SEP 20 (BROOKLYN, N.Y.) - Loretta E. Lynch, United States Attorney for the Eastern District of New York and Brian R. Crowell, Special Agent in Charge of the U.S. Drug Enforcement Administration, New York Division, announced today the filing and settlement of a civil action by the United States against New York Methodist Hospital (“NY Methodist”). Under a Consent Judgment, NY Methodist has agreed to implement measures designed to prevent the issuance of NY Methodist prescriptions in violation of the Controlled Substances Act and paid a civil penalty in the amount of $70,000.
In the civil action, the United States alleges that between May 2008 and July 2010, medical residents employed by NY Methodist issued a total of 194 prescriptions for Adderall without a legitimate medical purpose. The medical residents employed by NY Methodist issued the prescriptions on prescription forms bearing the name of NY Methodist. The residents, acting with other individuals, then filled the prescriptions at local pharmacies. The residents themselves consumed some of the Adderall obtained by filling the prescriptions. The remainder of the Adderall was sold, either on Craigslist or in hand to hand transactions. In 2012, in a related criminal prosecution in this district, a former NY Methodist medical resident was convicted for conspiracy to distribute and possess with intent to distribute Adderall.
Adderall, a stimulant that contains amphetamine salts, is classified as a Schedule II controlled substance, because it has a high potential for abuse and, when abused, may lead to severe psychological or physical dependence. Adderall abuse has become a growing problem, particularly among high school and college students. According to figures compiled by the Substance Abuse and Mental Health Services Administration, emergency room visits involving Adderall and similar stimulants nearly tripled from 2005 to 2010. Abuse of Adderall can lead to heart attack, stroke, seizures, hallucinations and paranoia, among other things.
Under the Consent Judgment, NY Methodist will establish a computer database that will contain information concerning each prescription written on NY Methodist prescription paper. This database will make it easier to identify any NY Methodist prescriptions that are issued in violation of the Controlled Substances Act. NY Methodist will also implement a compliance program designed to ensure that NY Methodist complies with the requirements of the Controlled Substances Act regarding the issuance of prescriptions and the prevention of theft and loss of controlled substances and blank prescription forms. In settling the action, NY Methodist did not admit wrongdoing.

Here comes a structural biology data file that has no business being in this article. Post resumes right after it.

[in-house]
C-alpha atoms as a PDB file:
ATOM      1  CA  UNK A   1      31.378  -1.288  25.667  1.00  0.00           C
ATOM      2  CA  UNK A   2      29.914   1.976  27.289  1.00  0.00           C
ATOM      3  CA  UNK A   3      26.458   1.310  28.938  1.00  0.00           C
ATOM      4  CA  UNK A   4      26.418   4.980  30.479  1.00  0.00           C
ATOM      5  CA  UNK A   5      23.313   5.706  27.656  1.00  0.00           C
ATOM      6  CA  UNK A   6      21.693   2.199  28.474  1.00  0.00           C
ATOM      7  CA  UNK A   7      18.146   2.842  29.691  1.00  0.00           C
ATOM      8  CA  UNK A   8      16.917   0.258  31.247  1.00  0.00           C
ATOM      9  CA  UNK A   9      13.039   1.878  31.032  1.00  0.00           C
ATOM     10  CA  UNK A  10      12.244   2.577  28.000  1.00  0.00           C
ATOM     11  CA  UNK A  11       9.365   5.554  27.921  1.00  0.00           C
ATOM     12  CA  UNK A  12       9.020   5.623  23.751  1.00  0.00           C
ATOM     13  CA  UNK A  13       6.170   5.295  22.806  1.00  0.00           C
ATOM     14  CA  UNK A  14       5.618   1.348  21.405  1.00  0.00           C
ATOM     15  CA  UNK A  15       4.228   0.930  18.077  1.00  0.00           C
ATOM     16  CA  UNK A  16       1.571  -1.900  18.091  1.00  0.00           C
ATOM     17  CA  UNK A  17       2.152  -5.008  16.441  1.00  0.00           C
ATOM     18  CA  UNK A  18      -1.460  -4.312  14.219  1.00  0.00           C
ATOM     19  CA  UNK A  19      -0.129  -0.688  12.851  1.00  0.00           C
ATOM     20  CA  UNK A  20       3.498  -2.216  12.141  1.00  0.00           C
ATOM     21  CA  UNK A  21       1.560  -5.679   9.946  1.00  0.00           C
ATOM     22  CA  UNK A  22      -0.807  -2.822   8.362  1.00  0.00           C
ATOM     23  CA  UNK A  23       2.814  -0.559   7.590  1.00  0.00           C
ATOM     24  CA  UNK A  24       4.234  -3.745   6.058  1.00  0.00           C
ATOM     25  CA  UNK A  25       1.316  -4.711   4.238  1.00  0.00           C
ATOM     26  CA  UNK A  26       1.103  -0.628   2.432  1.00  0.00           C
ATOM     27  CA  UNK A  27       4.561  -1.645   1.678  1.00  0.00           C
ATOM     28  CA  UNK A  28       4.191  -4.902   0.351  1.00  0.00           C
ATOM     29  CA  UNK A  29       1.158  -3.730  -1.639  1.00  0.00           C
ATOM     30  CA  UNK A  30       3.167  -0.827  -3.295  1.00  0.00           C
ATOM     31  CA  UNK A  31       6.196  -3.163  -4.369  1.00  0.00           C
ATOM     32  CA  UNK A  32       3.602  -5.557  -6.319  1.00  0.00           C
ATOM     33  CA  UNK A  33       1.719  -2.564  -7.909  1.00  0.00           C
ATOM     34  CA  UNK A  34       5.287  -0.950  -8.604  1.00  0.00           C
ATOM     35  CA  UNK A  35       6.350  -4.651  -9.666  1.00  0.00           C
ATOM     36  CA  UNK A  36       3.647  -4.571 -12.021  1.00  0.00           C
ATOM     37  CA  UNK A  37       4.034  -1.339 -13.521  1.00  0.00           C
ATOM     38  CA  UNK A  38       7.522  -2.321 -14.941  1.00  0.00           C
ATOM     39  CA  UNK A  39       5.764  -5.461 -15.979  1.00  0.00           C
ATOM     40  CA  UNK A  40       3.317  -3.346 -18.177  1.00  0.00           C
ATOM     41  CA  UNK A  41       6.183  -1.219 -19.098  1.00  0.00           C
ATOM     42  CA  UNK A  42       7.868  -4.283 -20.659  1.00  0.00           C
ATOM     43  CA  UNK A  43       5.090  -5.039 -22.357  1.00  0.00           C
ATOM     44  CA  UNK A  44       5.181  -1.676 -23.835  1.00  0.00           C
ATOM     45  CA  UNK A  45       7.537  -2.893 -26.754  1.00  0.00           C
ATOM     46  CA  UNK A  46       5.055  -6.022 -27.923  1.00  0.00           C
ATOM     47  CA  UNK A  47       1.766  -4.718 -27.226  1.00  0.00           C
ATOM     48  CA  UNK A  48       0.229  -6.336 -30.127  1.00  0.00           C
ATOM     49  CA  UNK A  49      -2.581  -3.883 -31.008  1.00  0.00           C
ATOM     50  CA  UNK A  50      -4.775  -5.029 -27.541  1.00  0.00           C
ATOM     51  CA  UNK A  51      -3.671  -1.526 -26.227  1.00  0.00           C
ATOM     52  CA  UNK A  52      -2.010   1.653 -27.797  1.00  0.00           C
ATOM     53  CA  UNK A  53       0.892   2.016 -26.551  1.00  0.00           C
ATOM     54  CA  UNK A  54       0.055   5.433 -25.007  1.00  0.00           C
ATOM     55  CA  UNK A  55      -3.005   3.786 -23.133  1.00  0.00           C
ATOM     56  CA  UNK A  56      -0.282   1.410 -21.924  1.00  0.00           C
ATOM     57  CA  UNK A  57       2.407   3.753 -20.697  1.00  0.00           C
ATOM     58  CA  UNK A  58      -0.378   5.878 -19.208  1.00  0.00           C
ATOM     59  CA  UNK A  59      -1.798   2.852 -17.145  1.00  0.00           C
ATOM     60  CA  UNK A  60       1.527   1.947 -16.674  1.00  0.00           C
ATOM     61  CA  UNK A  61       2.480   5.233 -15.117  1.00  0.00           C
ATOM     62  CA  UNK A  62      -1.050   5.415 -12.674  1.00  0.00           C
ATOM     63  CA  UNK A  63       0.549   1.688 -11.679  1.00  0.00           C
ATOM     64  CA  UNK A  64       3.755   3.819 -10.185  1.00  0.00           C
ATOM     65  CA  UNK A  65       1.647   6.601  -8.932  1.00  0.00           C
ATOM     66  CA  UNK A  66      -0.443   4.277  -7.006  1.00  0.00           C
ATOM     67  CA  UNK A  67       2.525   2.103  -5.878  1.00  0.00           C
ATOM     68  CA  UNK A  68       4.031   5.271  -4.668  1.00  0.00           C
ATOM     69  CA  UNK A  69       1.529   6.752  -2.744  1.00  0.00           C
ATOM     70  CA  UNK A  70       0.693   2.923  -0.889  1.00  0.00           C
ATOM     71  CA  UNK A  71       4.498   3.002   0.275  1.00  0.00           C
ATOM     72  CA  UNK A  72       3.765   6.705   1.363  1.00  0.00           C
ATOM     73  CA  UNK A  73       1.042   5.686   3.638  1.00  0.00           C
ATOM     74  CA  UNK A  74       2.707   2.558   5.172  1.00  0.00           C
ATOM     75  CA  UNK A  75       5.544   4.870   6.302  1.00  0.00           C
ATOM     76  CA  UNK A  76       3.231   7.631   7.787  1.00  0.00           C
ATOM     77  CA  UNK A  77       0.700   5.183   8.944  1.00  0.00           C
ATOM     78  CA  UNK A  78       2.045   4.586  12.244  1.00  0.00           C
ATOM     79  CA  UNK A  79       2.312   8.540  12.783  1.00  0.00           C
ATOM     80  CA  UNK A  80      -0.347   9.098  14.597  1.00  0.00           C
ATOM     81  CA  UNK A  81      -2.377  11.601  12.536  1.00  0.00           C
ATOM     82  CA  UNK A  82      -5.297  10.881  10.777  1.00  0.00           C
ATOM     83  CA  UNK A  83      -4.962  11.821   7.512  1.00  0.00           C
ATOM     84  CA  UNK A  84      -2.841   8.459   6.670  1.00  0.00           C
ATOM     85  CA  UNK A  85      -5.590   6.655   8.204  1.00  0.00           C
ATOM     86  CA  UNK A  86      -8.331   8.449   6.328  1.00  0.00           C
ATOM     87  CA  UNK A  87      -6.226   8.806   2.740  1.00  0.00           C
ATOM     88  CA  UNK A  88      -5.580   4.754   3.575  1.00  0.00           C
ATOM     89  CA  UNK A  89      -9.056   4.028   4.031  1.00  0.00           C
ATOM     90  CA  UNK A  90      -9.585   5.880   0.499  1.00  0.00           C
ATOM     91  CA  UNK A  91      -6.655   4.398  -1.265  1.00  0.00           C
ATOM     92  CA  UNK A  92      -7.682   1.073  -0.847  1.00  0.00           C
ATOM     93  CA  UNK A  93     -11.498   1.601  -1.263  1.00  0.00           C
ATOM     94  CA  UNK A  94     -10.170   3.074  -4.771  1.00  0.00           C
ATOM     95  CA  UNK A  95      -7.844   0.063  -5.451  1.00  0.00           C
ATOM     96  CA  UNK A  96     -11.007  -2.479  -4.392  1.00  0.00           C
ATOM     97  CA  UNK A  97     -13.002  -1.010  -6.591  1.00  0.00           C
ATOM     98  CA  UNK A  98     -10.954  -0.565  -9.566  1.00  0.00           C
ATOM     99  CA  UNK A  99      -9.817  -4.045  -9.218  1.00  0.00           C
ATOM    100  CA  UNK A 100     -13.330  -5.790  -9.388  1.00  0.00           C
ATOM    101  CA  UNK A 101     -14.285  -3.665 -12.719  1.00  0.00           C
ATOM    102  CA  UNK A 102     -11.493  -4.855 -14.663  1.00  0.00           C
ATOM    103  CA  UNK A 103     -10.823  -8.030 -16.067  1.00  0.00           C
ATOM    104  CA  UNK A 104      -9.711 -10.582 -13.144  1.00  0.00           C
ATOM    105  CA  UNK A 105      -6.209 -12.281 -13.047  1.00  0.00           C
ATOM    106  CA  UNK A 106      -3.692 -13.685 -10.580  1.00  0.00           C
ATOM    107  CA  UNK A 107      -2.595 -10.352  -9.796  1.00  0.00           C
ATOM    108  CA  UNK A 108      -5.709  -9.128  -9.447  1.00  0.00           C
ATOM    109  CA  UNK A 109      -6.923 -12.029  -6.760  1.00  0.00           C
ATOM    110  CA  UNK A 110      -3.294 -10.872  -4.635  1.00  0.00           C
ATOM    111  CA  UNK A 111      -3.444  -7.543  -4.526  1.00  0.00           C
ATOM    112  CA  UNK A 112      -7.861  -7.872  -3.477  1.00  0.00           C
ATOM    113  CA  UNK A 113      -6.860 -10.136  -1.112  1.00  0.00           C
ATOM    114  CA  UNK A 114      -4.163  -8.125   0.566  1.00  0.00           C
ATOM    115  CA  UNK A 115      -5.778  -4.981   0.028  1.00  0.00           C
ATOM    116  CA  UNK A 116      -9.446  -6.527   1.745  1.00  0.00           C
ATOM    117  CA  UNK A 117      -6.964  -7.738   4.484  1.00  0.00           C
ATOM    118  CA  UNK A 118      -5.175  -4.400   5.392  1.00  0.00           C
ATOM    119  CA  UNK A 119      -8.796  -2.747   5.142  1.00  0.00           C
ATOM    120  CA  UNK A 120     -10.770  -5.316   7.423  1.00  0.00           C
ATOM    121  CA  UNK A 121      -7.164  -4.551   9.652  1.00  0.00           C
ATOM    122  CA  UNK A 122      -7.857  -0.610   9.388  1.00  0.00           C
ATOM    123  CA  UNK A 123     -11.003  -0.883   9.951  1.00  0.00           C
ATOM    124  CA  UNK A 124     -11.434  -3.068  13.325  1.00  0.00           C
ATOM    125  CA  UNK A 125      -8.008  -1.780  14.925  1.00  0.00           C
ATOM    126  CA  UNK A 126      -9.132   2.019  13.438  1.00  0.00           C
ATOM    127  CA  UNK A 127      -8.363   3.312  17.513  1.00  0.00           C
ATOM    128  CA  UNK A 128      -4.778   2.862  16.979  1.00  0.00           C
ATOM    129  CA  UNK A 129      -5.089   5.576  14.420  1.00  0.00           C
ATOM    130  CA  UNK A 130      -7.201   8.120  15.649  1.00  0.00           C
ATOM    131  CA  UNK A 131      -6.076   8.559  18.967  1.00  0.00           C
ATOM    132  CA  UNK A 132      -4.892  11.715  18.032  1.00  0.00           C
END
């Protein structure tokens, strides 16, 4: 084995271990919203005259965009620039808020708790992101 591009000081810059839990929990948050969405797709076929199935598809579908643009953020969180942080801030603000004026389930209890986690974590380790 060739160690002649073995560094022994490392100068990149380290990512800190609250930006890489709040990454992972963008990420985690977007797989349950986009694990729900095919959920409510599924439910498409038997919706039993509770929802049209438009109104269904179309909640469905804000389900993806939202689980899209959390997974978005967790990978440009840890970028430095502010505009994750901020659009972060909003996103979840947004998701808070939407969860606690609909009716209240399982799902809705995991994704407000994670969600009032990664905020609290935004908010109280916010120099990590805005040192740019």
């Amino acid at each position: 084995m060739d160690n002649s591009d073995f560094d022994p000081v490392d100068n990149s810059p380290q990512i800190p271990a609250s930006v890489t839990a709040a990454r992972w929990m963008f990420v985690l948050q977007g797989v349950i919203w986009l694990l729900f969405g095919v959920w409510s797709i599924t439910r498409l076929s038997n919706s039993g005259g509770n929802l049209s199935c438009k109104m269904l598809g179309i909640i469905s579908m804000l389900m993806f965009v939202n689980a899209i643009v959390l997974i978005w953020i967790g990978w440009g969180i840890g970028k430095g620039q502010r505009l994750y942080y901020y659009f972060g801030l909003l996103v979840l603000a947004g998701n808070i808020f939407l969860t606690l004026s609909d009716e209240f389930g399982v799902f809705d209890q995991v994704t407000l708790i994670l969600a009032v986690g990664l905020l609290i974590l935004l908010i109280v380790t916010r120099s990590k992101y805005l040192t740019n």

“This settlement serves as a wake-up call to hospitals, especially hospitals that employ medical residents,” said United States Attorney Lynch. “Federal law requires that hospitals ensure that their residents and other medical personnel follow all requirements of the Controlled Substances Act, including the requirement that a prescription for a controlled substance such as Adderall be issued only for a legitimate medical purpose. New York Methodist Hospital failed to live up to its obligations and is being held accountable for its conduct. This settlement also serves as a reminder to the community as a whole of the destructive effects of the abuse of Adderall and of the need to make sure that Adderall is used only when there is a legitimate medical need for it, and only under the supervision of a physician.” United States Attorney Lynch thanked the Drug Enforcement Administration’s New York City Tactical Diversion Squad for its assistance. The Tactical Diversion Squad comprises agents and officers from the Drug Enforcement Administration, The New York City Police Department, Town of Orangetown Police Department and Westchester County Police Department.In January 2012, the United States Attorney’s Office for the Eastern District of New York and the Drug Enforcement Administration, in conjunction with the five district attorneys in this jurisdiction, the Nassau and Suffolk County Police Departments, the New York City Police Department and New York State Police, along with other key federal, state and local government partners, launched the Prescription Drug Initiative to mount a comprehensive response to what the U.S. Department of Health and Human Services’ Centers for Disease Control and Prevention has called an epidemic increase in the abuse of so-called opioid analgesics. To date, the Prescription Drug Initiative has brought over 120 federal and local criminal prosecutions, taken civil enforcement actions against a pharmacy and a pharmacy chain, removed prescription authority from numerous rogue doctors, and expanded information-sharing among enforcement agencies to better target and pursue drug traffickers. The initiative also is involved in an extensive community outreach program to address the abuse of pharmaceuticals.